West Chester University

Fall 2001

Spring 2002


Delaware County Community College
Chester County Operations

Summer 2002





Course Information
  A Note From Your Instructor

Notes for English Comp I
  The Rhetorical Situation
  Writing Descriptively
  Building a Thesis
  Overcoming Reader's Block
  Doing Analysis
  Introduction to Analogy and Comparison/Contrast
  In-class exercise: Using Analogies
  In-class exercise: Practicing Comparison/Contrast
  Practice Sample: Using Comparison/Contrast
  Comparing Apples and Oranges
  Comparing/Contrasting Two Advertisements

Major Essay Assignments
  Essay #1 Imagining An Ideal Learning Environment
  Essay #2 Analyzing the Language of Advertising

General Announcements
  Daily Assignments


Go Exploring
  A Weblog for ENG 120
  Writing Assistance on the Web

Join the Conversation
  ENG 120 Discussion List


~~ Comparing/Contrasting Two Advertisements ~~

Once you've observed the similarities and differences you find most interesting or revealing, or instructive, then you can think about how to present your findings in writing. The Prose Reader introduced two methods for organizing your work: "point-by-point" or "subject-by-subject" (pp. 339-31).

Remember, the whole process started long before you thought of writing paragraphs or essays. It started with analysis. With questions and observations. With notes. Before you even start to write, you know several things:

  • Your "basis" for comparing and contrasting (your criteria, your questions—the categories you established that will apply equally to both subjects).
  • Your specific observations (the specific answers to the questions you posed).
  • What you learned by comparing and contrasting (the conclusion you draw, the evaluation you arrive at, what we know that we didn't know before).

Comparing and Contrasting Two Advertisements

Let's look at two ads and try putting into practice some of the things I've introduced about analysis and about comparison/contrast.

My purpose is to analyze these ads—to try to discover something about them that I didn't know before. I want to uncover the hidden messages, the subtle subtexts in each ad. I chose these two ads because on the surface they share some of the same features.

See for yourself. Analyze these ads for "State Farm Insurance" and "RVing." Observe them closely and see if you notice similarities and differences in the way they communicate.

[click on the image for a larger view]

[click on the image for a larger view]

What I want to know about these ads is—why might they be persuasive? Who are they appealing to? As I observe the ads, I can establish several broad categories that will provide the basis for my close observation of each of them.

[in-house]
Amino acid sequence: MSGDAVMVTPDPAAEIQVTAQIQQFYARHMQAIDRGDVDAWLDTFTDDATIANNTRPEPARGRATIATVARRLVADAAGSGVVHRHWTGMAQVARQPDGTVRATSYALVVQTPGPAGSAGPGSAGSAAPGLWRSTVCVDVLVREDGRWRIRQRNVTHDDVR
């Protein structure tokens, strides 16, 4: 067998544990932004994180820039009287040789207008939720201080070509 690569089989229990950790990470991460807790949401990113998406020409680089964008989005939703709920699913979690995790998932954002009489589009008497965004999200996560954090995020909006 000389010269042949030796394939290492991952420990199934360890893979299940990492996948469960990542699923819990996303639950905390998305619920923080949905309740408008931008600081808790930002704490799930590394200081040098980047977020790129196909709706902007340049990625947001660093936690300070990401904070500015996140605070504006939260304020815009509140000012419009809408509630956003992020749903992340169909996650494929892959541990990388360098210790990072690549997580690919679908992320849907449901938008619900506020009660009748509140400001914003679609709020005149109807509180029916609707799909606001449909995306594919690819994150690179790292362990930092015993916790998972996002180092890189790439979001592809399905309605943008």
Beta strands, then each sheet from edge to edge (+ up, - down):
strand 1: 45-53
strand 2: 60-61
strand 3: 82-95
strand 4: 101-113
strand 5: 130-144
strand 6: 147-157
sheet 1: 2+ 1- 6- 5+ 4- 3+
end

• use of text
  • use of imagery
  • use of color
  • use of layout


  • both images create a kind of fantasy for working parents
  • both images evoke strong emotions about parenting
  • both images have people whose faces we can't see
  • both images use creative cropping to get the viewer to focus specifically on the people featured, and to create a certain kind of feeling about them; she's harried and cropped at the head; he's a small blip in a larger grand picture of serenity.


  • gender of the target audience is different for each
  • use of text differs—the State Farm ad flatters its audience, while the Go RVing ad entices its audience with the promise of leisure; amount and placement of text
  • The parents pictured in each ad represent different levels of activity and intimacy with their children. The children pictured in each also demonstrate different levels of intimacy with their parents.
  • The fantasy differs for each gender. The female fantasy presents a working mother who can take care of her kids and make a business call at the same time. She's superwoman. the male fantasy is to be out in nature, serene and at one in the rugged outdoors, kicking back with just the boys--father an son sharing a quiet "significant" moment.
  • the State Farm image uses a very drab, grayish color, suggestive of a kind of subdued business casual you'd find in a cubicle in an office environment—even the skin tones are cool; the Go RVing ad uses more earthy color tones—mainly deep blue and reddish brown and and a touch of green. Skin tones are hot.

Conclusion: Despite their different target audiences, both ads offer a persuasive fantasy for working adults who want to see themselves as really good parents.






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